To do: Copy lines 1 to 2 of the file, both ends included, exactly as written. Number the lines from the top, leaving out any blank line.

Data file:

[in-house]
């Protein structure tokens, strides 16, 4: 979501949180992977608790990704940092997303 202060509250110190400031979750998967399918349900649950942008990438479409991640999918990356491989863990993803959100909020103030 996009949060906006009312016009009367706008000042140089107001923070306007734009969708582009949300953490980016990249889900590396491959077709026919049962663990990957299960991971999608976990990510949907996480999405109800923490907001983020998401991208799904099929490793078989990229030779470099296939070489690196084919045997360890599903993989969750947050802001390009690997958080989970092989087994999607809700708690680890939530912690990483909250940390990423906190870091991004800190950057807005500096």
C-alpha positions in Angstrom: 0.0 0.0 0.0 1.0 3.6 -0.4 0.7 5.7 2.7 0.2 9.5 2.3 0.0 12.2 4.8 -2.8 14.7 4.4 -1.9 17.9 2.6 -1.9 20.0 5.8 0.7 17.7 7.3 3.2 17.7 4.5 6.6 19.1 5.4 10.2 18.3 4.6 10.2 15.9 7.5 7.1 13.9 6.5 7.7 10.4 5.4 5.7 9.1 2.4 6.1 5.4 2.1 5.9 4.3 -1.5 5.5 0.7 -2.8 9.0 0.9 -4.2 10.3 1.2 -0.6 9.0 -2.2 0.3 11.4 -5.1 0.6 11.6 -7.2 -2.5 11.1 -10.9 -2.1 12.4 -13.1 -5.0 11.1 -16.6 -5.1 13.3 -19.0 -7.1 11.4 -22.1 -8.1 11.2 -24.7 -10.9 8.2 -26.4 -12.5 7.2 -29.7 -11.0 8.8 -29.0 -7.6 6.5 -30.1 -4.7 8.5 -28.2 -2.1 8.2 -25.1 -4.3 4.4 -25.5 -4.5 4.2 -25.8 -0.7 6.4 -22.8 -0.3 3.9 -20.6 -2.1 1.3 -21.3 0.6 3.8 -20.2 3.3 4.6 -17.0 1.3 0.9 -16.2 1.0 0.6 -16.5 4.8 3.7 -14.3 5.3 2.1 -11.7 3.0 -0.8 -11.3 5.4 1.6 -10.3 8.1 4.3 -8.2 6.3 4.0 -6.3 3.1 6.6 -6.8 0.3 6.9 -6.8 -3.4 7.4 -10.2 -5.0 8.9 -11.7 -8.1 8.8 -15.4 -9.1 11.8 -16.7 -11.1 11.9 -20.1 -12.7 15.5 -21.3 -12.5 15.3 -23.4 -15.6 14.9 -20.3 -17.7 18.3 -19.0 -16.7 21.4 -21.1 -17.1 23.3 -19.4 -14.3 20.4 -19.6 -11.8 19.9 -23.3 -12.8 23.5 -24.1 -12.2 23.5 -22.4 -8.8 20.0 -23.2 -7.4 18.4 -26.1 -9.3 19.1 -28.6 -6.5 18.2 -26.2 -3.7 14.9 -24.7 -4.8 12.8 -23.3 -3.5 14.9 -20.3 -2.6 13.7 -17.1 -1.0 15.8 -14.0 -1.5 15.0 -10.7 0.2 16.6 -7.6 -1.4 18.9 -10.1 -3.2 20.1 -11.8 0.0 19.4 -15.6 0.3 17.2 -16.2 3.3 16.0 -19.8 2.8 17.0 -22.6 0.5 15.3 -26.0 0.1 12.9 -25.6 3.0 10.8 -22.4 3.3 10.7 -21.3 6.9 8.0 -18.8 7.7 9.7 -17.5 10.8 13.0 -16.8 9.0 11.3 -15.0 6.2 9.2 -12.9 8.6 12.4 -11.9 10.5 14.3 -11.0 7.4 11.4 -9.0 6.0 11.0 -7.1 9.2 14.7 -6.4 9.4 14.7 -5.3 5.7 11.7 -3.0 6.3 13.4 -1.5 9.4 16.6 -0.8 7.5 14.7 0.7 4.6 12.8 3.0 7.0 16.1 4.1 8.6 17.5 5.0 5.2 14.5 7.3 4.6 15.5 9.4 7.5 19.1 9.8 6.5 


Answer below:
[in-house]
């Protein structure tokens, strides 16, 4: 979501949180992977608790990704940092997303 202060509250110190400031979750998967399918349900649950942008990438479409991640999918990356491989863990993803959100909020103030 996009949060906006009312016009009367706008000042140089107001923070306007734009969708582009949300953490980016990249889900590396491959077709026919049962663990990957299960991971999608976990990510949907996480999405109800923490907001983020998401991208799904099929490793078989990229030779470099296939070489690196084919045997360890599903993989969750947050802001390009690997958080989970092989087994999607809700708690680890939530912690990483909250940390990423906190870091991004800190950057807005500096």